Now that our team had experimented with piecing together a curriculum in a logical order, our next job was to dive into what a single lesson looks like, and then decide which lessons we wanted to create for our first year of the Innovation Lab’s storytelling curriculum project.
Students are settling into the routine of fall semester, drilling spelling words and memorizing times tables. But at some schools, students are drilling another key idea: motivation.
Crowdsourcing tools are slowly working their way into the education policy world, designed to give teachers and district employees more say on big decisions that affect their school environment.
Women in Technology Sharing Online (WitsOn) is a new six-week pilot program that will connect undergraduate students with prominent female online…
I remember the first student I ever suspended. He was 13 years old. It started off as a minimal disruption. He was stealing pencils from other students at his table. That turned into breaking pencils. Then, stealing homework.
I’ve been out of the classroom for three years now, and for the past year, I’ve been following teachers, students and school districts, trying to understand the latest research on school suspension and its effects down the line.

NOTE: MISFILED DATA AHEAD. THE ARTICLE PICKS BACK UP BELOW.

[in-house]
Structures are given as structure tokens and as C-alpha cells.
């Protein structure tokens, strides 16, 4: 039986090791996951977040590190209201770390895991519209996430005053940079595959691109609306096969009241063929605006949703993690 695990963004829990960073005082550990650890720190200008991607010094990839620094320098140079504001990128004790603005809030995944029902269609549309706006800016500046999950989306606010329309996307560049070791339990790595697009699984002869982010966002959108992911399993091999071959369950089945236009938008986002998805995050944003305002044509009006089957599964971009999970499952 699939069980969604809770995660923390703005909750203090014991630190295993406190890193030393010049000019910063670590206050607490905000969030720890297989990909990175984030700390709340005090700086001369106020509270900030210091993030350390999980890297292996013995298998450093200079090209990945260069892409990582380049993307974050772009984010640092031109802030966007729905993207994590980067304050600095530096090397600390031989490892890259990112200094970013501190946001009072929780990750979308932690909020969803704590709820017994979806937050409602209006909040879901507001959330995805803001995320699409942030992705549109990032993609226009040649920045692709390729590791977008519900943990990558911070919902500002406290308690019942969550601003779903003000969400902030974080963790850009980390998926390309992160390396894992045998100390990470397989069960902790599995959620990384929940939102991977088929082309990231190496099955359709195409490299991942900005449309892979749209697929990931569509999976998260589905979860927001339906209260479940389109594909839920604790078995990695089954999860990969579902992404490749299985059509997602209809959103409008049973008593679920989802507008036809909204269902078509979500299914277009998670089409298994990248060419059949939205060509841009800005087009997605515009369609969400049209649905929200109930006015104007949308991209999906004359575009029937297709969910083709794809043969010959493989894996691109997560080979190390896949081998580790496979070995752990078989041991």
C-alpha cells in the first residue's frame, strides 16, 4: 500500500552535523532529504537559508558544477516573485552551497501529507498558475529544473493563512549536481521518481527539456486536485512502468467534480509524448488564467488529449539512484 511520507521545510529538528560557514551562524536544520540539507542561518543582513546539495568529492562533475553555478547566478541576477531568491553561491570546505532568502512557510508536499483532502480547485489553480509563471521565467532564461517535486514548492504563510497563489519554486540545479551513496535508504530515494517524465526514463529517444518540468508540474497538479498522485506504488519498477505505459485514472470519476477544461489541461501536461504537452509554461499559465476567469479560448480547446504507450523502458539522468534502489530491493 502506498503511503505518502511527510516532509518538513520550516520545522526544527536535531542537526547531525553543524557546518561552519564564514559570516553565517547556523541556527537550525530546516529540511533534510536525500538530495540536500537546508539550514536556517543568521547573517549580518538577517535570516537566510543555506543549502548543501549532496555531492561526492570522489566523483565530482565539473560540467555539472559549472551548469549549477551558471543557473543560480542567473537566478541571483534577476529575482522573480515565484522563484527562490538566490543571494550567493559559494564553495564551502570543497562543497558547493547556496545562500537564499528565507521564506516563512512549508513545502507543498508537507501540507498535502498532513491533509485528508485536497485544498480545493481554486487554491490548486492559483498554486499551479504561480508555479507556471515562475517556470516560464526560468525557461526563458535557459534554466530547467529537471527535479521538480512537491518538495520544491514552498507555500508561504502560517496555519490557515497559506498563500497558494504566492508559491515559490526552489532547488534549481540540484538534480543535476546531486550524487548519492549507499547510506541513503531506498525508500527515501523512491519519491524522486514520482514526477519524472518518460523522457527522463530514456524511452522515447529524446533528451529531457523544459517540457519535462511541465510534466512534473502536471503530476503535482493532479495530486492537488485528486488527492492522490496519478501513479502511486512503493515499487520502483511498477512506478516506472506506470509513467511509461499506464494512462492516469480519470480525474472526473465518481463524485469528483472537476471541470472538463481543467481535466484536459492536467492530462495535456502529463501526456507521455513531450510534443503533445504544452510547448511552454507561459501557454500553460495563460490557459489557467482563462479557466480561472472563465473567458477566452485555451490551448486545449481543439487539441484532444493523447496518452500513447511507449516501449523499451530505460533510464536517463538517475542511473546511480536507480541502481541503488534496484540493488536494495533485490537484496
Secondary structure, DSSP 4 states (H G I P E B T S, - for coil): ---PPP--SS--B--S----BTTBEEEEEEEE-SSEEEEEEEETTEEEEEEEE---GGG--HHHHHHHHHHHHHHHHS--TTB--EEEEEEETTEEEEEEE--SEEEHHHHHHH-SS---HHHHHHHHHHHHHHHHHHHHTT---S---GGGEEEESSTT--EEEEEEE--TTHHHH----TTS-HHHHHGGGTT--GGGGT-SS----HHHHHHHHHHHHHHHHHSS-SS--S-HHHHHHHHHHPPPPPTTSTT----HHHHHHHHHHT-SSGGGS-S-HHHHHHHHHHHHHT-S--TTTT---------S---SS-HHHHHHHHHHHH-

Liz Mair is a Republican political strategist. She led online communications for the Republican National Committee, worked on Governor Rick Perry’s presidential campaign and Governor Scott Walker’s recall election.
Surprisingly, today’s Supreme Court decisions on same-sex marriage is a victory for her. Mair is a member of the Young Conservatives for the Freedom To Marry campaign, and she doesn’t think it will be long until all states allow gay and lesbian couples to marry.
Standardized testing week at the middle school where I was a teacher from 2008 – 2010, was a big deal. Signs went up in the hallways, “Eat a good breakfast!” and a hushed silence fell over the normally chaotic hallways.
Ten women from Alameda County were given cameras to document their lives in low-income communities. Their photographs went on display this Monday at the California Endowment as part of a project called, “How We See It.”
The project focuses on how poverty affects one’s health. And the method for exploring this issue is a research method called Photovoice, where participants take photographs of their community and develop narratives to accompany the photos. They discuss them as a group, and then craft outreach or action plans.
This week, clinicians, researchers, insurers and patients have a new handbook for diagnosing mental disorders. The DSM-5 (the fifth version of the Diagnostic and Statistical Manual of Mental Disorders) contains changes that will affect young people specifically, including new guidelines on how to measure and document suicidal behavior in adolescents.
Dr. David Shaffer, Professor of Psychiatry and Pediatrics at Columbia University, worked on this section of the new manual, and he gave us a little background.